Keynote (CySSS)

last update: 21 March, 2022

Social and Emotional Context of Fraud Scams in Cyberspace

Dr. Loretta Stalans
Dr. Loretta Stalans
Loyola University
United States of America
Abstract: Most research on internet-frauds has focused on victims’ cognitive and personality vulnerabilities and ignored that scammers often have been victims of financial cyber-crimes. These victim-offenders expressed retaliation as a motive to offend and highlight the overlooked emotions and social learning contributing to cyber-scams. A broader understanding of the motives, emotions and knowledge of victim-offenders, solely offenders and solely victims might improve awareness campaigns and security training. In this talk, I use a life-course perspective of social learning to examine media and social sources, prior victimization, and knowledge and attitudes about relationships contribute to committing internet frauds. Data are drawn from two large self-report surveys of victimization and perpetration of a wide range of internet frauds. Deviant friends and family members, mentors, online discussions, and contacts in the dark web increase support for retaliation and provide praise for perpetrating internet-fraud. Those who attended victim support groups and have knowledge of dating app etiquette have more accurate knowledge about suspicious communications on dating apps. Beyond low self-control, psychopathy and committing frauds in the real world, those with higher rates of victimization more often perpetrated cyber-frauds. The life-course perspective suggests a broader view of the emotional and social context of offending might improve the content and focus of awareness campaigns and security training. These campaigns and training often ignore how scammers learn manipulative tactics from friends, family, media, and online sources. This focus also might enhance AI tools to detect and intercept fraudulent messages on dating and social media sites.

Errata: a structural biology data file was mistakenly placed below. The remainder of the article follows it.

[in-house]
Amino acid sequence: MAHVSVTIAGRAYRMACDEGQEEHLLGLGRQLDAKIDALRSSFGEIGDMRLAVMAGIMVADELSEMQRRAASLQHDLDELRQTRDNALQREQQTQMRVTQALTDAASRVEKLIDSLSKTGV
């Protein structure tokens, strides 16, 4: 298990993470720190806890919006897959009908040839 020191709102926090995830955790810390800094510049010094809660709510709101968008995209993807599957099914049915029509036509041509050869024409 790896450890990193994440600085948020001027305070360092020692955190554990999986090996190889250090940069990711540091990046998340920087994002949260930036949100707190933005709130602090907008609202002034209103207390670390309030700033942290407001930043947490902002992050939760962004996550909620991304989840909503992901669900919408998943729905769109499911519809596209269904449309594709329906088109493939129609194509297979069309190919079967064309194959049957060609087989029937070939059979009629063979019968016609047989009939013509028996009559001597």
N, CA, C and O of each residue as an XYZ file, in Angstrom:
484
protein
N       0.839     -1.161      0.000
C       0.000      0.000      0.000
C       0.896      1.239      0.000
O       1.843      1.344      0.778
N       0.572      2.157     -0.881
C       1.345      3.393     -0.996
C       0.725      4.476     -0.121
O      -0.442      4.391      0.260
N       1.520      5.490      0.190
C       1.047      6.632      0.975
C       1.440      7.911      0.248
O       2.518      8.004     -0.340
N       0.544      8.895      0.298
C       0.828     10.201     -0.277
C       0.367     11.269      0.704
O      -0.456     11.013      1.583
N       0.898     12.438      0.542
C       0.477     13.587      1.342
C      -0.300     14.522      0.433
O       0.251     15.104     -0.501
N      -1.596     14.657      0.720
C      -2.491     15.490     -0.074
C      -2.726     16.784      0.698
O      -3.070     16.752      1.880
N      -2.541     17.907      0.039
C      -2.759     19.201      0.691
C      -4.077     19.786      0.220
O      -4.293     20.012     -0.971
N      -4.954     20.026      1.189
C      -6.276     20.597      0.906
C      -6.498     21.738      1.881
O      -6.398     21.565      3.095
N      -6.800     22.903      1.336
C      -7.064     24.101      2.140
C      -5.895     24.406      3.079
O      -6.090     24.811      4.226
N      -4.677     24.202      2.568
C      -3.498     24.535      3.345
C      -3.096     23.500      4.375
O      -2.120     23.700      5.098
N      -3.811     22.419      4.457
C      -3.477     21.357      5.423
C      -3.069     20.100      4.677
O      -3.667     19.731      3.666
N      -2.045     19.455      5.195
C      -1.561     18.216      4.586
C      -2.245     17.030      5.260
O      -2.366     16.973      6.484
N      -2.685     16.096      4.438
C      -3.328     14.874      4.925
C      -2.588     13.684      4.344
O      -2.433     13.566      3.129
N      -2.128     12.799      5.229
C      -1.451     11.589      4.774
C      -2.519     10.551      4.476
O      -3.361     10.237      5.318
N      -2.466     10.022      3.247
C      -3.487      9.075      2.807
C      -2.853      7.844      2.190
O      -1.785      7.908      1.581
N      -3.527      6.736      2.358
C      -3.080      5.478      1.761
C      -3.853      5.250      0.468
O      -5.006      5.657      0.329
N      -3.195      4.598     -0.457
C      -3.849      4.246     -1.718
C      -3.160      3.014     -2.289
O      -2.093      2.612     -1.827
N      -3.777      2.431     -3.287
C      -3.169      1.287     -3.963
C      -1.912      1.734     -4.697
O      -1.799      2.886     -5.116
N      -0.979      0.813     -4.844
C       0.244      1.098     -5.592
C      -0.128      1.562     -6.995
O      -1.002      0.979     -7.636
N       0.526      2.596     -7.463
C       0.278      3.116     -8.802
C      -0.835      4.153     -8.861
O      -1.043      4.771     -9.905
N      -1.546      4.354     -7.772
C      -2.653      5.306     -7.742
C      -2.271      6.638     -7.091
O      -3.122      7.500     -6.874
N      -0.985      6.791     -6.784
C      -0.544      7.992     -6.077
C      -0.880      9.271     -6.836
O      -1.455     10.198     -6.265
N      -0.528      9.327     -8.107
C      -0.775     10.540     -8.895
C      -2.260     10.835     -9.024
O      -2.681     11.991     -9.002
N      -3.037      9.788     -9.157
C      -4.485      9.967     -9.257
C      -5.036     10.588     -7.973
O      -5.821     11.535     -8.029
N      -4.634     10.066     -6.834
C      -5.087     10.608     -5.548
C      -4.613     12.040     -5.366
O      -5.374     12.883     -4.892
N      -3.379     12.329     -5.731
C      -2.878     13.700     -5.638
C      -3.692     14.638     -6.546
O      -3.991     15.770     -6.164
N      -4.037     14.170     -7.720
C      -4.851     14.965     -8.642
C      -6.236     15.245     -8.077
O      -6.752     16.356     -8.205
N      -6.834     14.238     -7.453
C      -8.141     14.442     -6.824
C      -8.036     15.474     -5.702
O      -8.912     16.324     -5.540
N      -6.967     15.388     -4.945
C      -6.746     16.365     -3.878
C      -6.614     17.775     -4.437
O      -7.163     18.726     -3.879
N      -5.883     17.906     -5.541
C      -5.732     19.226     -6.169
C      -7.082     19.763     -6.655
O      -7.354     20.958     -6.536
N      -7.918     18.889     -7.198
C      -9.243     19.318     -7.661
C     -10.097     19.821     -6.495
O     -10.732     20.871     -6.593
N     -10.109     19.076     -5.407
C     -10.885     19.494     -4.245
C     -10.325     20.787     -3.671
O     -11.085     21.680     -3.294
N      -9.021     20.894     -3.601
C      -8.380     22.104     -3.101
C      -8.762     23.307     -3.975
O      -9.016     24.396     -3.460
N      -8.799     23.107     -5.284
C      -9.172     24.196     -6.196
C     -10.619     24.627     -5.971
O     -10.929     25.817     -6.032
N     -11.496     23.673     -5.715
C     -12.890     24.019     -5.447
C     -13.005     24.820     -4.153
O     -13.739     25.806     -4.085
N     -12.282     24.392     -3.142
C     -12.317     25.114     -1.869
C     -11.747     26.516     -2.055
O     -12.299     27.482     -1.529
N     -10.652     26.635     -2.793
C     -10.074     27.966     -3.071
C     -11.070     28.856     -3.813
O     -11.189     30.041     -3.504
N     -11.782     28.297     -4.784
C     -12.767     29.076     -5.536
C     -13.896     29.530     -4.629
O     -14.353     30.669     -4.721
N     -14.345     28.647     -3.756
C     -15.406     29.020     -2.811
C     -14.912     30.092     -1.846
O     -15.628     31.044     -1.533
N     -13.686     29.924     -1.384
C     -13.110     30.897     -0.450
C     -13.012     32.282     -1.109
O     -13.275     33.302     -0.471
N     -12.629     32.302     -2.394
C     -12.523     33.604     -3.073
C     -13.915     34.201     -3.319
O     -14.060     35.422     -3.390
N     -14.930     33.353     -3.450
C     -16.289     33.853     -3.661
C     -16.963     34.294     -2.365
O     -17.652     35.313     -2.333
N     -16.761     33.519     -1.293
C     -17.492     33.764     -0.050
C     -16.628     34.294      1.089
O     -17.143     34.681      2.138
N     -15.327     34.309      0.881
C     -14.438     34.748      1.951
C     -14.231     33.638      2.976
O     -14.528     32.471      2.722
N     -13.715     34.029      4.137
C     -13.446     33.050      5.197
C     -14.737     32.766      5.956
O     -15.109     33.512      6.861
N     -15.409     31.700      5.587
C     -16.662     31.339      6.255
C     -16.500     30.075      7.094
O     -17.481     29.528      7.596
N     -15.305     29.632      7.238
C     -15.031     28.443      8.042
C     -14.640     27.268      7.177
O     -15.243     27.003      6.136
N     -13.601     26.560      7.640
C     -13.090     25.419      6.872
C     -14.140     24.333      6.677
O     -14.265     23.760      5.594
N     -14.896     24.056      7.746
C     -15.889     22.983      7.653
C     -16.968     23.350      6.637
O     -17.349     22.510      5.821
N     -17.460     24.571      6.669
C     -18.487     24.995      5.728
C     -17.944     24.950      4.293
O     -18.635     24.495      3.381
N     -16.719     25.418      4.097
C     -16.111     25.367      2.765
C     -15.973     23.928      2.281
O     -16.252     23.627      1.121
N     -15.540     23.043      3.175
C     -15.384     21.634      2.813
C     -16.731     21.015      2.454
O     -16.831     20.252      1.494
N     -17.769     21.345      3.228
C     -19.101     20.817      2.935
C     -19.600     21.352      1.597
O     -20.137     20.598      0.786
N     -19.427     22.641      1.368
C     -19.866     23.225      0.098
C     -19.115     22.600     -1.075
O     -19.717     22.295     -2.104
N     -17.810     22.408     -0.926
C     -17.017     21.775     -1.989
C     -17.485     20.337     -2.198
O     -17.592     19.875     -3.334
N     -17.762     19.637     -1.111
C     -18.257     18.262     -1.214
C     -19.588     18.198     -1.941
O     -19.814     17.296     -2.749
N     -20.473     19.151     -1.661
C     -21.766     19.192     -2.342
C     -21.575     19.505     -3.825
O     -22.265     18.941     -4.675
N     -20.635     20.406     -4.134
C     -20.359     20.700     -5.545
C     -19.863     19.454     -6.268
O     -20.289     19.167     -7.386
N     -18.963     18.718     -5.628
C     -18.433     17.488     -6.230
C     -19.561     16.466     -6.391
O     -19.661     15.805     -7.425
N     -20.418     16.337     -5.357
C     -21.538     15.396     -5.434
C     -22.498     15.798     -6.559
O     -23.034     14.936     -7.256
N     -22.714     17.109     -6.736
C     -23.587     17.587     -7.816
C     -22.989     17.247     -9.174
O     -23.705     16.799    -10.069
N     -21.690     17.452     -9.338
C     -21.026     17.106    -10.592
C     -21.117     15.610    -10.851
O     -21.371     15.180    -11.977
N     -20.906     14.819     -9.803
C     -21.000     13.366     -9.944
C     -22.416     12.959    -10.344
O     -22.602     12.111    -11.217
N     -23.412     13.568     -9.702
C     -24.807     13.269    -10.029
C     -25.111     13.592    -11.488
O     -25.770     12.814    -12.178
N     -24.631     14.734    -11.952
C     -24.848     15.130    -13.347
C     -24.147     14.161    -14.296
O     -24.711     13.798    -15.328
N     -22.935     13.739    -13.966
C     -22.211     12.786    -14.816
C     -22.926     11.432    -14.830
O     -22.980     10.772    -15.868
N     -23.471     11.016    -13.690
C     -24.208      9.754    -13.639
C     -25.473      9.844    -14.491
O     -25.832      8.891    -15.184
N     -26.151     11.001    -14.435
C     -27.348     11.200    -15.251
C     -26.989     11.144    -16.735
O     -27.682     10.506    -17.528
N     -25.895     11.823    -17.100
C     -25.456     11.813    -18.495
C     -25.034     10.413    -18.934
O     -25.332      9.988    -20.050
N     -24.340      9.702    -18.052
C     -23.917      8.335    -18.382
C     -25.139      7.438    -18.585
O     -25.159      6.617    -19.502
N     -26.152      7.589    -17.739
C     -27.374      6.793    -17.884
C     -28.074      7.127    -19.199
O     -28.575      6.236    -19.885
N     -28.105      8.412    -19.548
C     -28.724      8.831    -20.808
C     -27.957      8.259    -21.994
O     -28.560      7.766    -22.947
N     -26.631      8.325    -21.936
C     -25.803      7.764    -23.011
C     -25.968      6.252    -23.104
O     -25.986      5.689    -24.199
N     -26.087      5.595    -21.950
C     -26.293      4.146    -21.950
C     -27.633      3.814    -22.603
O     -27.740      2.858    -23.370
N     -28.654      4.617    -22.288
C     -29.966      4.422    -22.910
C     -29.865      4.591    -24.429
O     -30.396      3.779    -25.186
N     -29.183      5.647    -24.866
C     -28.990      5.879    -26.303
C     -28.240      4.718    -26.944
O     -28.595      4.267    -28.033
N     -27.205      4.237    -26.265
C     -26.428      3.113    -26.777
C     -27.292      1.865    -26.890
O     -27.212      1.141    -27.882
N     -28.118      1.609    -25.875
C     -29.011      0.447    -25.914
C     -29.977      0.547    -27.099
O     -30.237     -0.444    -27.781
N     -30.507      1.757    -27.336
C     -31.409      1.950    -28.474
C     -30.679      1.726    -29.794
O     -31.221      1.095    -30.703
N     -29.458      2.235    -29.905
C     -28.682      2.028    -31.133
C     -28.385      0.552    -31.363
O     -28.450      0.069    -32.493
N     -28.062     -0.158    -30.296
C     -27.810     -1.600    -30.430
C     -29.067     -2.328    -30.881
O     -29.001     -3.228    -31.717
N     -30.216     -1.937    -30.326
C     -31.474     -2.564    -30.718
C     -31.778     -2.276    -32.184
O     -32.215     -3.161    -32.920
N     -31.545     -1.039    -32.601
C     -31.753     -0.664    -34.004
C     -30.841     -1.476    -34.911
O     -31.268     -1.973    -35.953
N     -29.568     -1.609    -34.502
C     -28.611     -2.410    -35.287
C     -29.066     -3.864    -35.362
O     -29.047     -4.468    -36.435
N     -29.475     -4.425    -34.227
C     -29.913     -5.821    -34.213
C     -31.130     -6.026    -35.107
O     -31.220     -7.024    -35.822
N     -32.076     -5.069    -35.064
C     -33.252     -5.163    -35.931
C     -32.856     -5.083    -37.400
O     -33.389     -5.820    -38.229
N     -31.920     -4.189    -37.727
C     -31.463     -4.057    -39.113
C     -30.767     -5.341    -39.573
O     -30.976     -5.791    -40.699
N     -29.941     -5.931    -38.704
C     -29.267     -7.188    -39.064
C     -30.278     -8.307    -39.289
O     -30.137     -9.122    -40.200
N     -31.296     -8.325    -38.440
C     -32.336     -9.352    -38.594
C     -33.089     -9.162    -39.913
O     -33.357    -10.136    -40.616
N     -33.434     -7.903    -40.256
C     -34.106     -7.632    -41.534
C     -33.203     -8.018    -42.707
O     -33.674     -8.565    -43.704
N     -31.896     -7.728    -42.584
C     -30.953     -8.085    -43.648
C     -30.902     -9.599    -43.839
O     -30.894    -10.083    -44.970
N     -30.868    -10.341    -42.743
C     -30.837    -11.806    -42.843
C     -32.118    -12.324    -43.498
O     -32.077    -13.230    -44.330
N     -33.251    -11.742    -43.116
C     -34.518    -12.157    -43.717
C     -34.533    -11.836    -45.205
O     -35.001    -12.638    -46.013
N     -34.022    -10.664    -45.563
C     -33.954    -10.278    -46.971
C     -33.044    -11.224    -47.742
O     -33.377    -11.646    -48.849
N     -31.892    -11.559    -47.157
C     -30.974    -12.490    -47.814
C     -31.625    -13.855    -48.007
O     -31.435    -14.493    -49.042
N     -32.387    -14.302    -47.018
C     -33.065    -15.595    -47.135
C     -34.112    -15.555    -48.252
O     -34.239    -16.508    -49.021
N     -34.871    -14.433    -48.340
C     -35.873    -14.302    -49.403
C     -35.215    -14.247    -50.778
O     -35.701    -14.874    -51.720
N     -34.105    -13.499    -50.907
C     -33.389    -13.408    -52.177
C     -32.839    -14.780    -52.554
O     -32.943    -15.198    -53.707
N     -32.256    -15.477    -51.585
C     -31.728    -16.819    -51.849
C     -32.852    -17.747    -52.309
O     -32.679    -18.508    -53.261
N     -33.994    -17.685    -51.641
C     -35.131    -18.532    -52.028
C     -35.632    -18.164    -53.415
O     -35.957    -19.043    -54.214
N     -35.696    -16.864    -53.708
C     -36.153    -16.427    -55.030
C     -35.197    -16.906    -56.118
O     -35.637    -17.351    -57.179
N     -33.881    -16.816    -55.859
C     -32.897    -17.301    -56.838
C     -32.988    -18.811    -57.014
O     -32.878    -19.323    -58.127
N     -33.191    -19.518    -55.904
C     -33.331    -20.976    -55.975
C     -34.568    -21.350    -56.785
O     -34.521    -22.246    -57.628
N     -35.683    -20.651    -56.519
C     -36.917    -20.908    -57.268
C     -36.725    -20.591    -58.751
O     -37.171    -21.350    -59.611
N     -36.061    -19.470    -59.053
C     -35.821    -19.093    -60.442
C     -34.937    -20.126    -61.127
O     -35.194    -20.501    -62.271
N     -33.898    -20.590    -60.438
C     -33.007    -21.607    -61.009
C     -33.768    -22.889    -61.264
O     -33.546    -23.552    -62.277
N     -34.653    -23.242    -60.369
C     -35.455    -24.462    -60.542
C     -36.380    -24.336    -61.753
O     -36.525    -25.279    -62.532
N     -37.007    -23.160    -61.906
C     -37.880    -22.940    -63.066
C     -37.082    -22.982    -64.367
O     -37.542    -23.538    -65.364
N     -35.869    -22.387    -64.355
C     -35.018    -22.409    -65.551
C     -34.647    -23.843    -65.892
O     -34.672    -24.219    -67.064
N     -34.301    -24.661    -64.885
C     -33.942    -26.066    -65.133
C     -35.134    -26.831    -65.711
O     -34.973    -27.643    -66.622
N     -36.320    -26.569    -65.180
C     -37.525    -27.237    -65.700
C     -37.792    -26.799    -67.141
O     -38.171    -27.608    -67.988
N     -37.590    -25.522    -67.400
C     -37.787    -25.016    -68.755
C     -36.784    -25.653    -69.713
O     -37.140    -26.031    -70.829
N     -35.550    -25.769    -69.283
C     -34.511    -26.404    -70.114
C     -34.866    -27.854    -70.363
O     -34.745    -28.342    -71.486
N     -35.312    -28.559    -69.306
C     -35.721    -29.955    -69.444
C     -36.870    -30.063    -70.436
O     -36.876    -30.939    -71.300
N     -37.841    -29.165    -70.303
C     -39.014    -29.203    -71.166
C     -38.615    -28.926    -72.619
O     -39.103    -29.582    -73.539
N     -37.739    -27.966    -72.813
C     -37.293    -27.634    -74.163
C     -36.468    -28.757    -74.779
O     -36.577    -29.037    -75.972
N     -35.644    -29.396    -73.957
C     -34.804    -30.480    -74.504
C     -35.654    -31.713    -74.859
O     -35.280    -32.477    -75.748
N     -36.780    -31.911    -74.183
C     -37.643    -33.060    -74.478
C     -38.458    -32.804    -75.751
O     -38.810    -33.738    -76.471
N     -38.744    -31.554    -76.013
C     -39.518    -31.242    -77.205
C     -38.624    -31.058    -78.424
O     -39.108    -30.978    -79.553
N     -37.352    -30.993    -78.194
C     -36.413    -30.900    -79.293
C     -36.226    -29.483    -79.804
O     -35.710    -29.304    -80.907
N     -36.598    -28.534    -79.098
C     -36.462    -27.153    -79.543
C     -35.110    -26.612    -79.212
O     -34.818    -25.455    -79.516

Speaker’s Bio: Loretta Stalans is a Professor of Criminal Justice and Criminology with a dual appointment in Social Psychology at Loyola University Chicago. She received her PhD in Social Psychology from University of Illinois Chicago in 1990 with an area of expertise in the Psychology and Law field. She has published extensively in the areas of how people form attitudes particularly about sanctions, justice and deviant behaviors, and how people learn from others to support deviant behaviors, attitudes or beliefs. Her current research focuses on how the internet and social media facilitate the perpetration of and victimization from internet-related crimes, primarily phishing, identity theft, fraud, and sex trafficking. She recently edited a special issue on “How the Internet Facilitates Deviance” for Victims and Offenders (2016) and has published in many respected top-level journals such as Law and Human Behavior, Criminal Justice and Behavior, Deviant Behavior, Law and Society Review, Crime & Delinquency as well as co-authoring two books on public opinion about sanctions and crimes (Westview Press, 1997; Oxford University Press, 2003). Her work has been funded by the National Institute of Justice, Ford Foundation, and the Illinois Criminal Justice Information Authority.